The difference between creating aviation software and other software can be summarized in one simple phrase: "RTCA DO-178B". If you are interested instead in developing hardware, then you will be interested instead in RTCA DO-254.
What is RTCA DO-178B? "RTCA" is the Radio Technical Commission for Aeronautics, Inc. ( www.rtca.org). It plays an important role in defining guidelines for various aviation practices. It is not a government agency, but many of the guidelines it produces are essentially accepted as standards by the FAA. This is the case for document "DO-178B", which defines the guidelines for development of aviation software. FAA Advisory Circular AC20-115B establishes DO-178B as the accepted means of certifying all new aviation software. The same situation applies in Europe, apparently, where DO-178B is known as ED-12B. (Refer to av-info.faa.gov for the text of AC20-115B and many other related items.)
If you want to develop aviation software, you'll have to have a copy of DO-178B. It's not free. The only way to get one legally is to buy one from the RTCA.
Why not? What DO-178B attempts to do, and probably succeeds in doing, is to force you to consider and to precisely specify many things about your development effort that have little to do with coding, and much to do with project management and with software engineering. This is a good thing in theory, and perhaps in practice, unless you are called upon personally to deal with it.
As a newcomer, part of the problem with DO-178B is the immense
of detail involved in it. Besides, DO-178B is not organized in a
such a way as to allow you easily extract this detail. You need
know how to read it.
Actually, there are a few non-DO-178B things you need to know before
beginning software development.
At the end of the project you're going to want to achieve FAA approval. Approval
relates not just to the software used in your project, of course, but
to your project as a whole. I do not understand---and cannot give
you advice on---the many other aspects of your project that this
encompasses. Some of these aspects are environmental
qualification (DO-160D) and hardware qualification (DO-254).
You won't be able to get FAA approval---or indeed, the time of
day---unless an FAA project
has been opened, and you are doing your work under the project number which has been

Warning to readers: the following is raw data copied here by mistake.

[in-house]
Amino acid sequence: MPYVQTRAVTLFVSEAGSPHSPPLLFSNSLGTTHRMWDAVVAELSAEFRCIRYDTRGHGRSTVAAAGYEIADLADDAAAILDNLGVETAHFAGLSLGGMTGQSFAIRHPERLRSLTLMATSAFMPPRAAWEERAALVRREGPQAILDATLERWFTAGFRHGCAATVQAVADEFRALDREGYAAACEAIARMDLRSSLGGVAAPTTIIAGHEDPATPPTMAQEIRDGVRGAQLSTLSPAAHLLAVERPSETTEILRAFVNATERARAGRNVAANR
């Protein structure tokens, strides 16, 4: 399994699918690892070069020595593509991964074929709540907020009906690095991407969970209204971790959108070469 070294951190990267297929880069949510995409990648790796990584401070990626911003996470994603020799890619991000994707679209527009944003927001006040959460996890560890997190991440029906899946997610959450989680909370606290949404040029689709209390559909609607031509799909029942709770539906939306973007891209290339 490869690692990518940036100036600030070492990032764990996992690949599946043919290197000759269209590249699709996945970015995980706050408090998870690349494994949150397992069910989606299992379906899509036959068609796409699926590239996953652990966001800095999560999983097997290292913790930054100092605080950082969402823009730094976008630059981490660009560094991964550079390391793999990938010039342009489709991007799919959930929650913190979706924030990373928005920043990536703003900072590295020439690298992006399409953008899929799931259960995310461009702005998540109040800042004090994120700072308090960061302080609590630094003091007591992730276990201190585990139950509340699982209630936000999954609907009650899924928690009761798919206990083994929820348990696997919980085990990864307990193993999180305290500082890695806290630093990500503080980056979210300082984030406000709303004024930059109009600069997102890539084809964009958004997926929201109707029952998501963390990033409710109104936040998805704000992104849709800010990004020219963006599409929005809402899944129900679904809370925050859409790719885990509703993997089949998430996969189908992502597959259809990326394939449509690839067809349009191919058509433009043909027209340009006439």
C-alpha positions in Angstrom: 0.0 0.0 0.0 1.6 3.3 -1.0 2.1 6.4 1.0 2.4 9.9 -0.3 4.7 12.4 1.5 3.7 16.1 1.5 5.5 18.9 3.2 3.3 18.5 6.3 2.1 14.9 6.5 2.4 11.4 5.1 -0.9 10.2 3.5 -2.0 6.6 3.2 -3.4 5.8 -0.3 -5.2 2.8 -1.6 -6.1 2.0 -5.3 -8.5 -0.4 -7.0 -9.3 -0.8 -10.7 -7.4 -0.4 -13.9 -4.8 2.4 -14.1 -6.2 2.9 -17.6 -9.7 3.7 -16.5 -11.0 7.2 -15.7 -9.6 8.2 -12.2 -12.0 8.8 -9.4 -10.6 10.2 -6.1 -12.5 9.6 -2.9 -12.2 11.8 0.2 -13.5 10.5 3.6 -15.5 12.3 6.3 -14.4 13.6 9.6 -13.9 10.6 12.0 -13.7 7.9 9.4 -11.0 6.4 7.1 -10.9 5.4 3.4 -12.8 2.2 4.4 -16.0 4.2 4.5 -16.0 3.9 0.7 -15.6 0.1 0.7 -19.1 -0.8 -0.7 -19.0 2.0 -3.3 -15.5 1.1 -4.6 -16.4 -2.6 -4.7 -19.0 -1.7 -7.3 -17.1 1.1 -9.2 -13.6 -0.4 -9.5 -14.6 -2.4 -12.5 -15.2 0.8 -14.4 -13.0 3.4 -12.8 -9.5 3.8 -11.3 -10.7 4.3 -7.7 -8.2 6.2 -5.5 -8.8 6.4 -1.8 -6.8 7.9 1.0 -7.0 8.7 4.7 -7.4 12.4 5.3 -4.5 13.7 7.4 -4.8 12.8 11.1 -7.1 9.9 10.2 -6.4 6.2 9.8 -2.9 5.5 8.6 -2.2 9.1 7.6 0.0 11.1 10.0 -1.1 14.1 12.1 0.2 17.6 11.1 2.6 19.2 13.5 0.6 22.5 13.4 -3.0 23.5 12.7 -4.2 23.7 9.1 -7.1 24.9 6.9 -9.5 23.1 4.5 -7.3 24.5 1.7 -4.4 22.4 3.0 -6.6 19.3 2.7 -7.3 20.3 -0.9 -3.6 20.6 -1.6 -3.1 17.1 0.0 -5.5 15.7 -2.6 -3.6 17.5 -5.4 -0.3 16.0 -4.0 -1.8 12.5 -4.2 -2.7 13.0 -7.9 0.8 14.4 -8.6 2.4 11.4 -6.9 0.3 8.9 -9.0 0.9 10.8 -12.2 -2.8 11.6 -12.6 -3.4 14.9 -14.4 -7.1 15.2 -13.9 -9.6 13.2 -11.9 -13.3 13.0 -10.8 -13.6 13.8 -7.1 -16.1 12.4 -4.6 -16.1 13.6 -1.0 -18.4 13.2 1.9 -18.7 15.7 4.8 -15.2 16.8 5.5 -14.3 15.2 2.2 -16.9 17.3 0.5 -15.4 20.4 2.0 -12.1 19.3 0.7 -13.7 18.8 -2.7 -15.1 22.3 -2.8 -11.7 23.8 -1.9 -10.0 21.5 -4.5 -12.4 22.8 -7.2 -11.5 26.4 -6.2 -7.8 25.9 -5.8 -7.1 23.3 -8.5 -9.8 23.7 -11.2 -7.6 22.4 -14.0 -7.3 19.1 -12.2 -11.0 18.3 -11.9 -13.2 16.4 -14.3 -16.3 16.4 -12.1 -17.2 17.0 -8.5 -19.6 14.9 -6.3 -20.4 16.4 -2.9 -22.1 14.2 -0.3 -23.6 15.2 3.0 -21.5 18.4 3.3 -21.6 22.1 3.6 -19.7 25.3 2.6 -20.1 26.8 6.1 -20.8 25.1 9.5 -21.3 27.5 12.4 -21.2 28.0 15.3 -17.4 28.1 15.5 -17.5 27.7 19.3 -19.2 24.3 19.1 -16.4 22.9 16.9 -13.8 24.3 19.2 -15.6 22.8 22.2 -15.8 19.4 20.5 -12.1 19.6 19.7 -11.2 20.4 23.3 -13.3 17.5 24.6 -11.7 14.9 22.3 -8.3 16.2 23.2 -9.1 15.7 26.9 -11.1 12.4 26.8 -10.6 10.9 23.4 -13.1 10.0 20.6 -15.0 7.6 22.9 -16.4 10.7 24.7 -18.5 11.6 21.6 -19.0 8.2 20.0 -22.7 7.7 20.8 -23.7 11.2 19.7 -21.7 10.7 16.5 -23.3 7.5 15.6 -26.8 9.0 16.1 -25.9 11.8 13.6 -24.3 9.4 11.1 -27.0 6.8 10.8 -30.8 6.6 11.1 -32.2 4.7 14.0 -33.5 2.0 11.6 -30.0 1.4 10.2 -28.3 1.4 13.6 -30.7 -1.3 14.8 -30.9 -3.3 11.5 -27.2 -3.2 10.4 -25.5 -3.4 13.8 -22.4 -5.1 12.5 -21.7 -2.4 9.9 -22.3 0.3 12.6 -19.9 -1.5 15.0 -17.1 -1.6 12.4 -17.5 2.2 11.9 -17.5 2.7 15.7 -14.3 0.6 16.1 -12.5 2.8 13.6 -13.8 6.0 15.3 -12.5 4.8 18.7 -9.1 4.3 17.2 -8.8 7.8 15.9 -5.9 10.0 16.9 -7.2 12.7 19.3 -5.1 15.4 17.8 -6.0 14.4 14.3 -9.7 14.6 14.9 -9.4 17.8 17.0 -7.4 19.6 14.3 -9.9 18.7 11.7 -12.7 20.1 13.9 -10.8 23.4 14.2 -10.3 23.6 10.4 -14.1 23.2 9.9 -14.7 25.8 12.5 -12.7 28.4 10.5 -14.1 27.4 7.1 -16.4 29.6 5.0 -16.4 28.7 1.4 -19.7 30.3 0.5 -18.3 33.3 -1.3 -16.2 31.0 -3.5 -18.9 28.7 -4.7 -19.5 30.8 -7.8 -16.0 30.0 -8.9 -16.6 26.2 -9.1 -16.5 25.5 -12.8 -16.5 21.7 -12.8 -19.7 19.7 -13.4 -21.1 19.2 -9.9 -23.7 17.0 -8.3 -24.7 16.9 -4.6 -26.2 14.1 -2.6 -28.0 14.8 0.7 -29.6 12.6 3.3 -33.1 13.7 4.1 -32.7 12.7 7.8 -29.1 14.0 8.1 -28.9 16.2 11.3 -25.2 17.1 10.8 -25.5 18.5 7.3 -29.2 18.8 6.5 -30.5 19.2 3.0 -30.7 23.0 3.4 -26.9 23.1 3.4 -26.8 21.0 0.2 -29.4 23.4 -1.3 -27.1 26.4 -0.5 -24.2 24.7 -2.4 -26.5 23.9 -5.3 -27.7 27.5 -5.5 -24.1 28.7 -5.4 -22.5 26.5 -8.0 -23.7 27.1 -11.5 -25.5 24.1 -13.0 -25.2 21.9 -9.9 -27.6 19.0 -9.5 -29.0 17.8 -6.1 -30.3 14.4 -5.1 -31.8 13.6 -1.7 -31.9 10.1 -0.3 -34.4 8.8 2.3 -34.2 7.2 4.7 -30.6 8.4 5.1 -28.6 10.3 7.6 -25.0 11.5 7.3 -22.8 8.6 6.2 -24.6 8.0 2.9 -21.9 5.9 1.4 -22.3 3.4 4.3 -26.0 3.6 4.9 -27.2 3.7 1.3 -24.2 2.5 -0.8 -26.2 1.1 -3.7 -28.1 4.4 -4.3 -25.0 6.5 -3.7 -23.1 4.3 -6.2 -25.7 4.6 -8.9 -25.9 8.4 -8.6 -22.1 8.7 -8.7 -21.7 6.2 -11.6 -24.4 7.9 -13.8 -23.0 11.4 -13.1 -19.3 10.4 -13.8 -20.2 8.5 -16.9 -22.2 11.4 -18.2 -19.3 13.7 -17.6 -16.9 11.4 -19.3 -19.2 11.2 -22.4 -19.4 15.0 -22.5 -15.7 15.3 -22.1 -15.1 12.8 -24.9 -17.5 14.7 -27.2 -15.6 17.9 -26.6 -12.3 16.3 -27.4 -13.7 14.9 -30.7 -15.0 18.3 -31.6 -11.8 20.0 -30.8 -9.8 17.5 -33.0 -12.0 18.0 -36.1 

assigned to you. So getting an FAA project number is usually the
first thing to be done in a project.
A TC is something that applies to an entire aircraft. For
example, the Cessna CitationJet has a TC, and most of the equipment
installed on that aircraft as delivered from the factory are included
in that TC. An STC is like an addendum to a TC. For
example, if you have designed a piece of equipment that you want to
install on Cessna CitationJets, you would obtain an STC allowing you to
do so. To install the same equipment on another type of aircraft
(or rather, supplementing a different TC), you need to obtain a second
STC. Finally, a TSO is like a general-purpose STC, allowing
equipment falling under that TSO to be installed on a broad class of
aircraft without obtaining STCs for each aircraft type.
As you may expect, the FAA project associated with a TC is opened by
the manufacturer of the aircraft, and not by anyone who would benefit
from reading my little web page.
As far as an STC is concerned, the certification not only relates to
a specific type of aircraft, but must actually be performed on a specific aircraft of that
type. In other words, before performing your software development
as part of a project that involves getting an STC, you must have such
an aircraft at your disposal. This might involve negotiating a
deal with a company that owns an aircraft of the necessary type and is
eager to install your product on it. Alternately, you may need to
work with the aircraft manufacturer that holds the TC on that aircraft
type, it thus it may be the aircraft manufacturer who opens the FAA
project and receives the STC.
Seemingly, the simplest method of certifying the product is to do it